With the mortgage market shrinking at an ever-increasing rate and consolidation now a mainstay of the sector, observers are keenly aware of this week's presidential election and what a sea change in government might mean for MBS and the housing market at large.

The general consensus seemes to be that the choice of a president is not nearly as important for the mortgage market as the constituency of the two houses of Congress, and the real determining factor would be whether there would be a unified or divided government next year.

"You could expect some gridlock if we don't have one party controlling all three [the presidency, the House of Representatives and the Senate]," said Art Frank, head MBS researcher at Nomura Securities. "And gridlock is what has led to these surpluses. If Gore wins narrowly and the Republicans hang onto Congress, or if Bush wins narrowly but the Democrats take over one of the houses of Congress...there will be a stalemate that has led to the piling up of surplus and paying down of debt.

"So if the Republicans sweep the House, Senate and presidency, the expectation of the market would be for good-size tax cuts coming. If the Democrats win, there will be worrying about spending increases. Either eats into the surplus or reduces the Treasury buybacks."

However, some analysts believe that a Republican win implies a steeper yield curve, which is surely a good thing for mortgage-backed securities. According to David Montano, a director at Credit Suisse First Boston, a Republican victory means that there will be an increased government debt market and a steeper yield curve, and MBS players are generally perceiving that as an advantage.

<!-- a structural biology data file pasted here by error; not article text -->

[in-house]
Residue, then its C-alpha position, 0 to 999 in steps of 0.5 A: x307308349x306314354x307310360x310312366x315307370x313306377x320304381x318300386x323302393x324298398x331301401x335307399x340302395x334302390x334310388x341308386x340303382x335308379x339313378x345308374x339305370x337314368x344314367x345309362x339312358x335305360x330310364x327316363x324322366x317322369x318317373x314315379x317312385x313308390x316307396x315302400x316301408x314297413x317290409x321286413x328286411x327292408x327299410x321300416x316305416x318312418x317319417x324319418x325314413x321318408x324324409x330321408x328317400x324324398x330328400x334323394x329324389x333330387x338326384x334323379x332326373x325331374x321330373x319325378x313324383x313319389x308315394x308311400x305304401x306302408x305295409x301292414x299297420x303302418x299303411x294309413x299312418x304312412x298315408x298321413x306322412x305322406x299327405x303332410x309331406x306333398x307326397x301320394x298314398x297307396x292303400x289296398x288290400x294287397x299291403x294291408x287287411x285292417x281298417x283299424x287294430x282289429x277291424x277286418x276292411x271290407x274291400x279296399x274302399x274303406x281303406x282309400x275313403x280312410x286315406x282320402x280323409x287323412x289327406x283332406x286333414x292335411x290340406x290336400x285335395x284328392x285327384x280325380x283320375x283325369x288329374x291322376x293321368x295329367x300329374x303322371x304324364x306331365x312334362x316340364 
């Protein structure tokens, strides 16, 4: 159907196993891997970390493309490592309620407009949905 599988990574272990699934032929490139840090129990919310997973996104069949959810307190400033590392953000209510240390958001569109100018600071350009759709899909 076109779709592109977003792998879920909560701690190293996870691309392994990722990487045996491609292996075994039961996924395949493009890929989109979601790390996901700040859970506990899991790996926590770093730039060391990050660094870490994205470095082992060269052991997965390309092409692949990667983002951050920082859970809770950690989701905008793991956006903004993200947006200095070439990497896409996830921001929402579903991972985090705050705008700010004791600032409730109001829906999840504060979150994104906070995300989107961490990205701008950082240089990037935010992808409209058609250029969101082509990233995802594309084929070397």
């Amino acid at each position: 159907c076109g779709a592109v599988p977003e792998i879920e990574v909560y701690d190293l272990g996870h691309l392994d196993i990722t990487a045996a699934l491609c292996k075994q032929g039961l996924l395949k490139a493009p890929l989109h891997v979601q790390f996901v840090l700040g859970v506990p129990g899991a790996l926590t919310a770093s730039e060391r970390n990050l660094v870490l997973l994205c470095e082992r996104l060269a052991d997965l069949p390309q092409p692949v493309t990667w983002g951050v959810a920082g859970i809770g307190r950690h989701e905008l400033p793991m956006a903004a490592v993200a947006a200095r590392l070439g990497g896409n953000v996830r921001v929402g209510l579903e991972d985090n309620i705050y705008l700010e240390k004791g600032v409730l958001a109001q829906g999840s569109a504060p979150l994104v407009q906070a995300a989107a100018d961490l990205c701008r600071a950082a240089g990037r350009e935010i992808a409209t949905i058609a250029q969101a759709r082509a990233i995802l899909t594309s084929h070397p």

"But the impact on the housing market depends on the level of rates," Montano said. "If we enter into an easing cycle or a slight recession, there will surely be a slowdown in the housing market, irrespective of who wins."

Still, most sources didn't seem to think the choice of president would have much of a short-term effect on the market. However, Nomura's Frank did think that if Bush wins and the Republicans hold onto both houses of Congress, there could be a widening in spreads this Wednesday in agency debt.

"Democrats are more supportive of the GSEs keeping their current charter than the Republicans are, so there could be a widening of between two to four basis points on the news," Frank said.

However, Montano disagreed. Spreads would only widen if investors value full faith and credit, but a Bush victory implies more government debt in general and would make spreads tighter, Montano said. "But I doubt there will be much of a reaction, unless people believe that the capital gains tax is going to get cut," he added.

Regardless of who wins this week, analysts are calling for origination rates to decline next year as the housing market cools off. Since home appreciation has been running faster than the economy, it is expected to slow down. Overall, a soft landing for the economy is predicted independent of election results, unless one party controls the entire government.

"From the standpoint of interest rates remaining low, a certain amount of gridlock in Washington is a good thing," Frank said.

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